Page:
Getting this updated at the same time as providing additional new feature content is paramount and will go a long way to earning back some credibility with you, our users.
Having delivered an impressive array of resource material in this initial launch, we will of course be carrying that momentum forward. Addressing the remainder of resources for the core technologies, followed by the servers related to ancillary technologies thereafter. And let's not forget the plethora of detailed references in need of an overhaul too!
While the documentation can be searched, the current search is, at the end of the day, very basic in its nature. To bring credible results to our users, we need to take this basic search and turbo-charge it. To use tagging and indexing to empower the search facility, allowing advanced searching not just of the technical documents themselves, but of all other services within the AltiumLive community, and the wider Altium website as a whole.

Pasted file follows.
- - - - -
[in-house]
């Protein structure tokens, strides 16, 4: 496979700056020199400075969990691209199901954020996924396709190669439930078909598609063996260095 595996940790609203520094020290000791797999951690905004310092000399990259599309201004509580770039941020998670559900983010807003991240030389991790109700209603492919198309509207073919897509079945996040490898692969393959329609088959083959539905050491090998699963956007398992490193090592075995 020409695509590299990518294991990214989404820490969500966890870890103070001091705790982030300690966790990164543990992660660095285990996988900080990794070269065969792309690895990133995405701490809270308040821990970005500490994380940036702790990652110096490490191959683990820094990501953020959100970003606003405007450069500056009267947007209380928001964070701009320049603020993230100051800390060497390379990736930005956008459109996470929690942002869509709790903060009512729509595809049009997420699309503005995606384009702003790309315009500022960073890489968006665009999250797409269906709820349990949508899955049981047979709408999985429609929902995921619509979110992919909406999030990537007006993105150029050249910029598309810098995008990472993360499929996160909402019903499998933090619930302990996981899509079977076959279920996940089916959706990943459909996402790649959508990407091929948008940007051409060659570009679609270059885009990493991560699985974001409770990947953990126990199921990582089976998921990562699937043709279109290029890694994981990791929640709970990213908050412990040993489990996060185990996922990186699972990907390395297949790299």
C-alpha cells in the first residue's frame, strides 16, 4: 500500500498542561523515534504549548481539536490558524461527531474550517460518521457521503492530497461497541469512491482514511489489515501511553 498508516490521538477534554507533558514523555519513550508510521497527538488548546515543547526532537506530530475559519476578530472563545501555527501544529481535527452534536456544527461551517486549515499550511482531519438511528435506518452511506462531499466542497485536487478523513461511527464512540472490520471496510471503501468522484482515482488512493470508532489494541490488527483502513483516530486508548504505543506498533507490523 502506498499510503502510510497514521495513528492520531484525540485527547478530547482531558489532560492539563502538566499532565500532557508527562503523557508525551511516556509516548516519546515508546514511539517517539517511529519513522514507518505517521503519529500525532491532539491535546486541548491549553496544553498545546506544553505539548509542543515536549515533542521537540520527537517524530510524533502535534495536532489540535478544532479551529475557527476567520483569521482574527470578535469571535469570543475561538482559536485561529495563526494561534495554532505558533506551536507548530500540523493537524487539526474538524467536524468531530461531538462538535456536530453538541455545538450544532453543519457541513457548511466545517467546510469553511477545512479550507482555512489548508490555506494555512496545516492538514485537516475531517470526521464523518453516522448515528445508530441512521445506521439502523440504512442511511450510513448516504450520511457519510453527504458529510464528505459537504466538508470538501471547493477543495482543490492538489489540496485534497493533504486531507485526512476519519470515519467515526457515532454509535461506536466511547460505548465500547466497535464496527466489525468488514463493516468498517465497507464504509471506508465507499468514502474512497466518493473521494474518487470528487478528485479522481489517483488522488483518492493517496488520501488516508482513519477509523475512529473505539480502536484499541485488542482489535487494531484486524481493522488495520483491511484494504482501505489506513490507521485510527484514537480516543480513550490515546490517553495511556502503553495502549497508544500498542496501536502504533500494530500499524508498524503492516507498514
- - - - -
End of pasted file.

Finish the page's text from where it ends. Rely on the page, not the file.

By introducing features such as annotation and sharing, you will be able to create your ideal documentation 'set' and share it among your team. Just think of the ability to mark a page of the documentation with some well-honed personal remarks, and then share those with others - clip notes on a whole new level!
Many people have asked me over the years why support for different languages has never appeared to 'take off'. And this is a very good question. Various spaces for a range of different languages have been available, but their content has never really mimicked that of the English content space. But again, that has more to do with the authoring tool available than the dedication of the authors in those spaces. But now, with Drupal as our platform, we have the ability to re-energize this whole area.
For us, supporting multiple languages across our technical documentation is an important part of our global operational reach, and one which we very much intend to deliver upon moving forward.